ZIO ZLayer Construction and a Stripped Service Pattern

(, en)

Similar to Scala, ZIO suffers from »there’s more than one way to do it« (TMTOWTDI). Although this motto is associated with Perl, ZIO and Scala share this characteristic.

ZIO offers various ways to accomplish tasks, but the knowledge is scattered, sometimes outdated and lacks a common standard. When creating a ZIO application that goes beyond a simple “toy app” to explore ZIO’s capabilities, the »The Five Elements of Service Pattern« tutorial comes closest to production code. This pattern gives a basic guideline, but is verbose and makes your code more abstract than needed.

Additionally, everything around ZEnvironment and ZLayer contains unneeded complexity. The lack of a standard and real world examples amplify the complexity. This is also an opportunity, of course: I can make up my own standard.

Here are my insights and guidelines I use when writing new ZIO applications:

  1. I tend not to use ZEnvironment-related concepts
  2. I restrict myself to ZLayer.fromFunction and ZLayer.make to construct and combine layers
  3. The Service Pattern (see below) is nice, but it can be streamlined
  4. Your app can work fine without ZLayer constructs

I’ll start with the example from ZIO’s »The Five Elements of Service Pattern« and try to shave off some code so that it becomes a »stripped service pattern«.

Service Definition

Let’s start with the boilerplate: the service definition

import zio.*
import zio.ZIO.ServiceWithZIOPartiallyApplied

case class Doc(
    title: String,
    description: String,
    language: String,
    format: String,
    content: String
)

trait DocRepo {
  def get(id: String): ZIO[Any, Throwable, Doc]

  def save(document: Doc): ZIO[Any, Throwable, String]

  def delete(id: String): ZIO[Any, Throwable, Unit]

  def findByTitle(title: String): ZIO[Any, Throwable, List[Doc]]
}

trait BlobStorage

trait MetadataRepo

trait DocService:
  def register(doc: Doc): ZIO[Any, Nothing, Unit]

class DocServiceImpl(docRepo: DocRepo, storage: BlobStorage, metadataRepo: MetadataRepo) extends DocService {
  override def register(doc: Doc): ZIO[Any, Nothing, Unit] = ???
}

In Scala land it is common to have a trait for everything, however, I’m not convinced that always a trait is needed (and it seems that I’m not the only one). Mostly because I need one additional »click« in my IDE for every jump from usage to implementation. As guideline I tend to use:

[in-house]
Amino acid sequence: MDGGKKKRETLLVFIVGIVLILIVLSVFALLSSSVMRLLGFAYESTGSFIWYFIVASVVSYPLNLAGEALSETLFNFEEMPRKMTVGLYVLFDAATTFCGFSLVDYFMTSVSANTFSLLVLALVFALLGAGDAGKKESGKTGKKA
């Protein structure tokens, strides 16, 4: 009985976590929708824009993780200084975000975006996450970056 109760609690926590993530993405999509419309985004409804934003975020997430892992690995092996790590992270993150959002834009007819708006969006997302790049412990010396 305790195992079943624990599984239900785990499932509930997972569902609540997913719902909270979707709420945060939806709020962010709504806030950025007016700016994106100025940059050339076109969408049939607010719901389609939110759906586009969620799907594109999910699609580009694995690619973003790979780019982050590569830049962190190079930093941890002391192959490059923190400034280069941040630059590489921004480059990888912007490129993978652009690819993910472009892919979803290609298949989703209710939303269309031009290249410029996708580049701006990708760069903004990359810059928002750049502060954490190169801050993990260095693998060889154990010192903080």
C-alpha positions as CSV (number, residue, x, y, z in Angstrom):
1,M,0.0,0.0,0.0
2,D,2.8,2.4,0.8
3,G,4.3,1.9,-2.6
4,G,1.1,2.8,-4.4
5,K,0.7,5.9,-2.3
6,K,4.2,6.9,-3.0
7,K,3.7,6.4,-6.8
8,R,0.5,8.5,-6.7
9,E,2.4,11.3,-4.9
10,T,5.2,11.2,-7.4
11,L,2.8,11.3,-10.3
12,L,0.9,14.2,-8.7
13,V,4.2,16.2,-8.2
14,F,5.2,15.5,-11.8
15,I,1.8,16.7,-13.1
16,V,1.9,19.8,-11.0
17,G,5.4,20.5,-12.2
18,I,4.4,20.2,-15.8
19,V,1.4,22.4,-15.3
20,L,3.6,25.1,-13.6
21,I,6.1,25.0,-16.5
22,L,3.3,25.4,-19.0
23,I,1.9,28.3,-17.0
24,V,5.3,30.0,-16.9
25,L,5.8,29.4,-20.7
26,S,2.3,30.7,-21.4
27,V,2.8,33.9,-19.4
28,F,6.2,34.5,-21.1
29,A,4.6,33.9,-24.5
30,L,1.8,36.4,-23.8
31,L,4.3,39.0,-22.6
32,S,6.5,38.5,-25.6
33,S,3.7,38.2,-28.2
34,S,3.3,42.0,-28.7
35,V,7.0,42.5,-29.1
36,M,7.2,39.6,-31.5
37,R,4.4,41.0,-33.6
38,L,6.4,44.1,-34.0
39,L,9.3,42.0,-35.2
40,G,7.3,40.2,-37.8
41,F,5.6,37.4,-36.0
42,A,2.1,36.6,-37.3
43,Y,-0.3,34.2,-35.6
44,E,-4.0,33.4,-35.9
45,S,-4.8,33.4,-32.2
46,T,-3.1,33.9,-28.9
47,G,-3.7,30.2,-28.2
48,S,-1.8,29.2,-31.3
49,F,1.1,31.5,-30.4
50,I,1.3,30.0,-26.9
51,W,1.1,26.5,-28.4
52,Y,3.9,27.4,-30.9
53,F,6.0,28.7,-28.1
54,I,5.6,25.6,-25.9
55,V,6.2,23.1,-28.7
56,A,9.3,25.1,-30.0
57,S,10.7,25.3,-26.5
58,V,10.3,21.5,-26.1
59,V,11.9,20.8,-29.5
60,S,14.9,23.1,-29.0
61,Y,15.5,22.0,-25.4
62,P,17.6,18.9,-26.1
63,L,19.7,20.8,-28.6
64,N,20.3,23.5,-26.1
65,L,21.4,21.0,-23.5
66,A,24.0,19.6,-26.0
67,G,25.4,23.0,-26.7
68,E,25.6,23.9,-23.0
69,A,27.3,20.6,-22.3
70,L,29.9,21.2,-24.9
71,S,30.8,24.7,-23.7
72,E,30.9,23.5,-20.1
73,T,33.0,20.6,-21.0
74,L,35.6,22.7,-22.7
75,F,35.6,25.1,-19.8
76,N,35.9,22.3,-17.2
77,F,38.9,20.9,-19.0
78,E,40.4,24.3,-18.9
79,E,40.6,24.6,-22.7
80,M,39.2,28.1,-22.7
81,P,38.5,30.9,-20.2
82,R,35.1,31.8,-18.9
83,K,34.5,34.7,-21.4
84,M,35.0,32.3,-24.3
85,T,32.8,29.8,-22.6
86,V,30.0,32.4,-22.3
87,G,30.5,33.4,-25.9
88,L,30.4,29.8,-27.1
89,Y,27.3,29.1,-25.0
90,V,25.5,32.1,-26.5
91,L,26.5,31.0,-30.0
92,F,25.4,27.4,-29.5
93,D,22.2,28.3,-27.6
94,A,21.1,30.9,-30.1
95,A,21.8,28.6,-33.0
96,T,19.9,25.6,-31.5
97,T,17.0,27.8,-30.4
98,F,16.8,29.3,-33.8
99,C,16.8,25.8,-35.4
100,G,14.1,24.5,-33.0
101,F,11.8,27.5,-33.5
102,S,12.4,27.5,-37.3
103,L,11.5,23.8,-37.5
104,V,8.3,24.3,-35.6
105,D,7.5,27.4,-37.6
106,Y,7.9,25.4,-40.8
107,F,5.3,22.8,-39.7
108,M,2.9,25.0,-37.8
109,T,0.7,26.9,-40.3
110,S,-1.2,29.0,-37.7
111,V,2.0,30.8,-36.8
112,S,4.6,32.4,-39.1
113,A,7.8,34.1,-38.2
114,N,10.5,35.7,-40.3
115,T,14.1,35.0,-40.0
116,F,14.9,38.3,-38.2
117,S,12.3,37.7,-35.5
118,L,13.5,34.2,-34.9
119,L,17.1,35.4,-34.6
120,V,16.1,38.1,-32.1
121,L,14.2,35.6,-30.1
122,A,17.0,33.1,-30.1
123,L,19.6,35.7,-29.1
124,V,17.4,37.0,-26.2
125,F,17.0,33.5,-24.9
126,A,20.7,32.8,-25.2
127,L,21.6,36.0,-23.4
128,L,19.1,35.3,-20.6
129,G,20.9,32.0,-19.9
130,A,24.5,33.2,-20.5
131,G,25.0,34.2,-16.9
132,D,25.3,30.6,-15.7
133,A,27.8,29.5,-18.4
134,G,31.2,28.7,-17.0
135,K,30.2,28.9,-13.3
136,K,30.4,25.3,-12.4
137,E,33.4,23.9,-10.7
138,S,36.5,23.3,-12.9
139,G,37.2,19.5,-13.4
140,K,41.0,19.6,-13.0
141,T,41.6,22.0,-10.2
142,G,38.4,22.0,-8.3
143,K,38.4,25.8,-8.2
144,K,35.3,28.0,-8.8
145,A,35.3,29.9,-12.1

If it is a service, I consider stripping the trait

Often I have only one of its kind, meaning that I have one UserService or one ArticleService. Services should, if in the realm of Domain Driven Design (DDD), capture behavior (see also Fowler’s description of Service Layer), but not necessarily state.

This means (under optimal conditions):

So no need to split UserService into UserService and UserServiceImpl.

If it is a Repository, I create a trait & implementation class

class PgsqlDockRepo(xa: Transactor[Task]) extends DocRepo {
  override def get(id: String): ZIO[Any, Throwable, Doc] = ???

  override def save(document: Doc): ZIO[Any, Throwable, String] = ???

  override def delete(id: String): ZIO[Any, Throwable, Unit] = ???

  override def findByTitle(title: String): ZIO[Any, Throwable, List[Doc]] = ???
}

Splitting repository in trait and implementation has an underlying concept from DDD: I’m quite relaxed on this split. The database system and the interaction with it are often so intertwined with the business logic, that this distinction doesn’t have any practical benefit.

Additionally, in tests you might want to mock the repository (DocRepo in this case). Having a trait makes it easy to create a mock by implementing the exposed functions (even though I still prefer to use a mocking lib).

There are many developers advocating »you shouldn’t use mocks«, but to this day I haven’t seen any real world project without (the need for) mocks.

In terms of mocking libraries, I tend to use Mockito or ScalaMock. I’m very careful with Scala dependencies, often the bus factor is 1 due to the small size of the community. Therefore Mockito is my first choice: It is written in Java, has a big community and is very stable. It also has the side-effect that you have to write your mocks in imperative style. Annoying for functional programmers, leading to less mocks in total.

Repositories take a Transactor

If you use Doobie and are into tagless-final-style, you can do this

trait DocRepo[F[_]] {
...
}

class PgsqlDocRepo[F[_]](xa: Transactor[F]) extends DocRepo {
...
}

but I usually make it more concrete by using ZIO’s Task or ConnectionIO (because in your app codebase you don’t need this flexibility)

trait DocRepo {
...
}

class PgsqlDocRepo(xa: Transactor[Task]) extends DocRepo {
...
}

Just remember: stay consistent! That makes the life of your co-workers much easier.

Strip the Convenience Methods

As outlined in ZIO’s »The Five Elements of Service Pattern«, you can create accessor methods. Given that the goal is to make your API more ergonomic, it is quite a lot of boilerplate. To recap, the idea is to create accessor methods for all methods of the service: